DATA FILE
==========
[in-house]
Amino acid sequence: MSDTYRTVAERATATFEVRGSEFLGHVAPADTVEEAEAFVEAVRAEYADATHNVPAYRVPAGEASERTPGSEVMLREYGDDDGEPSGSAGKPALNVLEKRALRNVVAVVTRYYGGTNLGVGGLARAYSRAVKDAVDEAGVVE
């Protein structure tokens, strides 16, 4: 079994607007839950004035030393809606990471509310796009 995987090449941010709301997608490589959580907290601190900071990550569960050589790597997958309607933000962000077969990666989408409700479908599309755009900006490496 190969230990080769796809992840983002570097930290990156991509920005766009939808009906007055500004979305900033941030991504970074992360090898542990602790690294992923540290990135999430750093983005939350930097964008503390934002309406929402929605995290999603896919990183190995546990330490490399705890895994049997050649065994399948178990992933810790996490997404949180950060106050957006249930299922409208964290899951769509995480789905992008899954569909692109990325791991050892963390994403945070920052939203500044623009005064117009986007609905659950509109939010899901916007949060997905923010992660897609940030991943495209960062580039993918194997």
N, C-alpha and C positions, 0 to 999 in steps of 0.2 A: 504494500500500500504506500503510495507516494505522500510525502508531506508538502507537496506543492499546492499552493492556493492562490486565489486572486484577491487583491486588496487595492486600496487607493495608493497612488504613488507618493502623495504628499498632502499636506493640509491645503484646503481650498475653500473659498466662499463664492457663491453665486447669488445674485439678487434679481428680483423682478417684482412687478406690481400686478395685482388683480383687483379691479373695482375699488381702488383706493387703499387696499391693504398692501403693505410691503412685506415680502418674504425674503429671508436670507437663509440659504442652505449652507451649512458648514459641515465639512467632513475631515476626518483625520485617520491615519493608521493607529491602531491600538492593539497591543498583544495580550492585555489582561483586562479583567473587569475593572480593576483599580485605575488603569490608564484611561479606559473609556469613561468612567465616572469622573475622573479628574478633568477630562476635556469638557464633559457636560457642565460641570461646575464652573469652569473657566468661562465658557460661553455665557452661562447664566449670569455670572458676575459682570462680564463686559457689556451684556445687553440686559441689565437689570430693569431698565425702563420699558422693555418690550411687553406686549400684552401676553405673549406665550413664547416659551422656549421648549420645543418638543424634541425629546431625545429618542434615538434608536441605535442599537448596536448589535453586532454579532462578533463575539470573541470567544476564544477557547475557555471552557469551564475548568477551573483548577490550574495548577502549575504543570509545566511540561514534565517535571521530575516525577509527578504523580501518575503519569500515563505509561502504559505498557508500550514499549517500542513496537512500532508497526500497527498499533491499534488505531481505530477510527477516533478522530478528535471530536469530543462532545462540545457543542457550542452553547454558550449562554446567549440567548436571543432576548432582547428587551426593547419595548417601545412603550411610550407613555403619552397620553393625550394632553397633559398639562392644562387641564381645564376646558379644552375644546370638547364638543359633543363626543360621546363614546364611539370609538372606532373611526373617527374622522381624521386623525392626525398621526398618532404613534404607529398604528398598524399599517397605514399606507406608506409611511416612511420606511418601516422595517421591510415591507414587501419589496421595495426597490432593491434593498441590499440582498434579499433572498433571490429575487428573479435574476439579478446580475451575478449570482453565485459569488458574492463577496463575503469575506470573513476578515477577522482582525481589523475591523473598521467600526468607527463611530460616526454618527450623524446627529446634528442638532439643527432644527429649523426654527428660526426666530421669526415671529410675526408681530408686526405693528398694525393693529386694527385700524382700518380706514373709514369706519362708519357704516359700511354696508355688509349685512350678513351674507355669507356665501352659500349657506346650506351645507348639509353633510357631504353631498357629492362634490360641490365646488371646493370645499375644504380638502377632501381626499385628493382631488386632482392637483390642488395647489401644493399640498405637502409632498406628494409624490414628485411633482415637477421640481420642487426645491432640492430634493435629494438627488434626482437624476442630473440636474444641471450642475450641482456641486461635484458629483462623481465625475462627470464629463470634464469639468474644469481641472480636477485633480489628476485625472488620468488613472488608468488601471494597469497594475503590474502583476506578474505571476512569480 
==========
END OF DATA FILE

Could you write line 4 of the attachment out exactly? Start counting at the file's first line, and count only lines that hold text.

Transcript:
N, C-alpha and C positions, 0 to 999 in steps of 0.2 A: 504494500500500500504506500503510495507516494505522500510525502508531506508538502507537496506543492499546492499552493492556493492562490486565489486572486484577491487583491486588496487595492486600496487607493495608493497612488504613488507618493502623495504628499498632502499636506493640509491645503484646503481650498475653500473659498466662499463664492457663491453665486447669488445674485439678487434679481428680483423682478417684482412687478406690481400686478395685482388683480383687483379691479373695482375699488381702488383706493387703499387696499391693504398692501403693505410691503412685506415680502418674504425674503429671508436670507437663509440659504442652505449652507451649512458648514459641515465639512467632513475631515476626518483625520485617520491615519493608521493607529491602531491600538492593539497591543498583544495580550492585555489582561483586562479583567473587569475593572480593576483599580485605575488603569490608564484611561479606559473609556469613561468612567465616572469622573475622573479628574478633568477630562476635556469638557464633559457636560457642565460641570461646575464652573469652569473657566468661562465658557460661553455665557452661562447664566449670569455670572458676575459682570462680564463686559457689556451684556445687553440686559441689565437689570430693569431698565425702563420699558422693555418690550411687553406686549400684552401676553405673549406665550413664547416659551422656549421648549420645543418638543424634541425629546431625545429618542434615538434608536441605535442599537448596536448589535453586532454579532462578533463575539470573541470567544476564544477557547475557555471552557469551564475548568477551573483548577490550574495548577502549575504543570509545566511540561514534565517535571521530575516525577509527578504523580501518575503519569500515563505509561502504559505498557508500550514499549517500542513496537512500532508497526500497527498499533491499534488505531481505530477510527477516533478522530478528535471530536469530543462532545462540545457543542457550542452553547454558550449562554446567549440567548436571543432576548432582547428587551426593547419595548417601545412603550411610550407613555403619552397620553393625550394632553397633559398639562392644562387641564381645564376646558379644552375644546370638547364638543359633543363626543360621546363614546364611539370609538372606532373611526373617527374622522381624521386623525392626525398621526398618532404613534404607529398604528398598524399599517397605514399606507406608506409611511416612511420606511418601516422595517421591510415591507414587501419589496421595495426597490432593491434593498441590499440582498434579499433572498433571490429575487428573479435574476439579478446580475451575478449570482453565485459569488458574492463577496463575503469575506470573513476578515477577522482582525481589523475591523473598521467600526468607527463611530460616526454618527450623524446627529446634528442638532439643527432644527429649523426654527428660526426666530421669526415671529410675526408681530408686526405693528398694525393693529386694527385700524382700518380706514373709514369706519362708519357704516359700511354696508355688509349685512350678513351674507355669507356665501352659500349657506346650506351645507348639509353633510357631504353631498357629492362634490360641490365646488371646493370645499375644504380638502377632501381626499385628493382631488386632482392637483390642488395647489401644493399640498405637502409632498406628494409624490414628485411633482415637477421640481420642487426645491432640492430634493435629494438627488434626482437624476442630473440636474444641471450642475450641482456641486461635484458629483462623481465625475462627470464629463470634464469639468474644469481641472480636477485633480489628476485625472488620468488613472488608468488601471494597469497594475503590474502583476506578474505571476512569480 